I did know the Turks were never able to conquer Vienna. The story goes that is how the croissant came to be: mocking the Turkish army they had food enough to ditch over the city wall (but I think that was during the siege by Suleyman one century prior).
But even when you know which side will win the battle the novel is still a thrilling read because there are many subplots. The book is also a historical correct one. The author included a list of literature he used that would have fitted a scientific thesis. One of the historic people mentioned made me look that one up on Wikipedia: a homosexual French nobleman, very ugly and a sprig, who was denied a French commission into the army because his mother was quite the scandal and decided to join the Austrian enemy instead and became one of the most renowned generals in history. The novel is filled with colourful real historic people even when they are mentioned just barely. Take for instance Kara Mustapha, the Turkish Grand Vizier who leads the army.
So what is the story about?
"Brash and brilliant, twenty year old Mathis Zieglar, Professor of Languages, faces an agonizing choice: should he fight the Turks who take his family hostage and move to destroy Vienna? Or should he betray his army to save his kin? Vienna’s Last Jihad is an historical novel set against the 1683 siege of Vienna.The Tartars who help the Turks and who Mathis encounters are very cruel people. But that was the times The Christian side are no saints either. The Jesuits who are a state within the state, the prosecution of the Hungarian protestants and the mighty people who just do what they want. So I cannot detect any xenophobic motives in the writer and that was what I was first a bit worried about.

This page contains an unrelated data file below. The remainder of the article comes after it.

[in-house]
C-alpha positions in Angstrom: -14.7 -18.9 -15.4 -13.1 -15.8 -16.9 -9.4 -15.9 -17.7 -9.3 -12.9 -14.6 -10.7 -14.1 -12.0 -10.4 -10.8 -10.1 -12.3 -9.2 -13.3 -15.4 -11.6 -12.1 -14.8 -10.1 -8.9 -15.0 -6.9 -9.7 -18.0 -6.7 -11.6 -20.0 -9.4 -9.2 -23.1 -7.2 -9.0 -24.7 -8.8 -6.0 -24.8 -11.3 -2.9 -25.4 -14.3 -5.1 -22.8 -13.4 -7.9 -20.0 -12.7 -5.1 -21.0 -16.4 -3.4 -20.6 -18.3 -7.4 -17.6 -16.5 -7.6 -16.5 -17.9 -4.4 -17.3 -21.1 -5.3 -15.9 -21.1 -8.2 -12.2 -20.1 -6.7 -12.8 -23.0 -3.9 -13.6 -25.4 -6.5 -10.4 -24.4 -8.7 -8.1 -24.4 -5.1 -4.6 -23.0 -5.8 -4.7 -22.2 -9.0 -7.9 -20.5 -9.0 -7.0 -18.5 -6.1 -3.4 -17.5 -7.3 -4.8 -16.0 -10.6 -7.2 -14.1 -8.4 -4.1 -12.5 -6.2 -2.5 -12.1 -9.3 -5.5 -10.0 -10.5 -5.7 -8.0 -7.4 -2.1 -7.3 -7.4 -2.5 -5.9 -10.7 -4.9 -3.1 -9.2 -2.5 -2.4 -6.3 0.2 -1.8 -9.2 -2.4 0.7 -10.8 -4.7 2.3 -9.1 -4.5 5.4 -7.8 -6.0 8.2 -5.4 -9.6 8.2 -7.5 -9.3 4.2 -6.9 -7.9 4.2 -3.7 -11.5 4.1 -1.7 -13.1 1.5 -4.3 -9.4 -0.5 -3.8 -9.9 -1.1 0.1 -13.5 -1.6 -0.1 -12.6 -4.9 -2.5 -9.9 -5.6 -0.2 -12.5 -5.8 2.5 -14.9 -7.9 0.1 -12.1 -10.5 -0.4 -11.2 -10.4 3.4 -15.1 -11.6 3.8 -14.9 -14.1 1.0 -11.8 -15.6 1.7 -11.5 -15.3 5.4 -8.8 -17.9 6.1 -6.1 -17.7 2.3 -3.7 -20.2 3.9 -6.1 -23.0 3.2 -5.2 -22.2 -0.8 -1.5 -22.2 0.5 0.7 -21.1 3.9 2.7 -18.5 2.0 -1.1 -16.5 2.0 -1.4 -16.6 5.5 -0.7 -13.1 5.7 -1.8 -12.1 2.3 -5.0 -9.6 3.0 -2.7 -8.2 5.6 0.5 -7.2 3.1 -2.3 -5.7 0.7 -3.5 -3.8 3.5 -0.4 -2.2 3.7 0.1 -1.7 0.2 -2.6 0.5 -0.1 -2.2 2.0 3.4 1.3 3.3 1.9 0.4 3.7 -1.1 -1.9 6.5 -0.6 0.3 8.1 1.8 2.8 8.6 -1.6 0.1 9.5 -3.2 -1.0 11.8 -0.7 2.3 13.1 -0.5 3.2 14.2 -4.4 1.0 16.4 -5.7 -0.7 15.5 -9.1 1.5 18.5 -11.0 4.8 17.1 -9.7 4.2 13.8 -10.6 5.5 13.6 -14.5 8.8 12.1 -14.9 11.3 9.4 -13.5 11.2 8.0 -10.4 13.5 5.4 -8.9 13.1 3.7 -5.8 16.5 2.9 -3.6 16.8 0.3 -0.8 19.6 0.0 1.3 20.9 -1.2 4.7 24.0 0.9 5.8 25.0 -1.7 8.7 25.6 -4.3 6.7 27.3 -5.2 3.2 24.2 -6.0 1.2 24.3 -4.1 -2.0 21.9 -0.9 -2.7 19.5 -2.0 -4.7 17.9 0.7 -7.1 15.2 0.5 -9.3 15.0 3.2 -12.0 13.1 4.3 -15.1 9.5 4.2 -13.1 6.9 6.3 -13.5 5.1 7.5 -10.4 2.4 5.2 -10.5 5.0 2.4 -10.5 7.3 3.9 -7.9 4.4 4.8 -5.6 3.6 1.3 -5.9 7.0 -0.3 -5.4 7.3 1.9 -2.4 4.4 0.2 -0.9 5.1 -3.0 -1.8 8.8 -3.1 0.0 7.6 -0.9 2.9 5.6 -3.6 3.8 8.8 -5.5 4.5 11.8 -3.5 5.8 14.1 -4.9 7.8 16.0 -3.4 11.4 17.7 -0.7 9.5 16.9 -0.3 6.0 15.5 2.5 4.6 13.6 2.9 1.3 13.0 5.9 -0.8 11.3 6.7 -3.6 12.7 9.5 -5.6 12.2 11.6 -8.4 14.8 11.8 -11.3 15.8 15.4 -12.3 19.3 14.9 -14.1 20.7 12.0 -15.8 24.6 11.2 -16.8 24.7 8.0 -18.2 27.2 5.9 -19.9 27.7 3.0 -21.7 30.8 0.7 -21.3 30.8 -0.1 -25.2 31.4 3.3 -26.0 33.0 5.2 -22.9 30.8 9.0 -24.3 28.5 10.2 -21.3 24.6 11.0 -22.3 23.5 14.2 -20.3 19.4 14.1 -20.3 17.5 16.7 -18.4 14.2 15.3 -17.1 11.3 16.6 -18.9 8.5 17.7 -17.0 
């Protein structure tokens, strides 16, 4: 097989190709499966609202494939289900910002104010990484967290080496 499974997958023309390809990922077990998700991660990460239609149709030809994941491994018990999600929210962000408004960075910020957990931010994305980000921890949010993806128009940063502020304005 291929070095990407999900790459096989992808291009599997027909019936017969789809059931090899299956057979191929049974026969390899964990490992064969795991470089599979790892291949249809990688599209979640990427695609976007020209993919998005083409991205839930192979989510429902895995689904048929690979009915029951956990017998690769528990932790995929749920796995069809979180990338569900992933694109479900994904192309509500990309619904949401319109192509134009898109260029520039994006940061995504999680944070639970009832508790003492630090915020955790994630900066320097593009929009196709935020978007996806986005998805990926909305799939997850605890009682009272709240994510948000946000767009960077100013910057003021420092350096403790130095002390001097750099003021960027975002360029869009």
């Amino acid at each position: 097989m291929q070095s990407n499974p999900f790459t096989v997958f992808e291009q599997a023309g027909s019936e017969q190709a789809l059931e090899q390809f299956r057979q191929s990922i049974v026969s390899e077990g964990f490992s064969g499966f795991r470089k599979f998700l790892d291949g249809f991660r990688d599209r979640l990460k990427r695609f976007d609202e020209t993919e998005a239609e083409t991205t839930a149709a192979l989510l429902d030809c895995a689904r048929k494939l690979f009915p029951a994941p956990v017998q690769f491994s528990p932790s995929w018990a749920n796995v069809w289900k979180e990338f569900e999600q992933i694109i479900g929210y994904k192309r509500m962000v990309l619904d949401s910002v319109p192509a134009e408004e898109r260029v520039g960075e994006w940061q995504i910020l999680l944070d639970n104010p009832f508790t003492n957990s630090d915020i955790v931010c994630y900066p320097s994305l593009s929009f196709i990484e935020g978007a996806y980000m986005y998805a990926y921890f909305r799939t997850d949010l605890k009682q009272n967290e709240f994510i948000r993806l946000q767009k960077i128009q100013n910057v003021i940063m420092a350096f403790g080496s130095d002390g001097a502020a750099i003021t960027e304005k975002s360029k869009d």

Europe is balanced on a knife’s edge while Mathis, the man who holds its fate in his hands, struggles against powerful enemies: Father Sistini, a Jesuit who brands him a heretic and drags Mathis’ fiancée off to the Inquisition; a xenophobic city mob, who wants him dead for protecting a Hungarian soldier; but most dangerous of all, Captain Tyrek, a Muslim chieftain who will kill Mathis’ family unless he spies against his own army. One by one, Tyrek’s agents murder Mathis’ closest associates in an attempt to isolate him. As 138,000 Turks grind down Vienna’s 11,000 defenders with no relief in sight, Mathis’ only chance to save family and country is to use his ability to speak Tartar and the knack he learned as a child to leap, whirl like an unwinding mainspring, and strike."
The book is REALLY GOOD. It is fast pacing and thrilling but you also pick up a lot of knowledge on history and military stuff while reading. There was one thing I thought highly unlikely until I realised what his nickname was his family called him by I can really recommend it. I noticed there are two more books in this series and I certainly hope to read them too.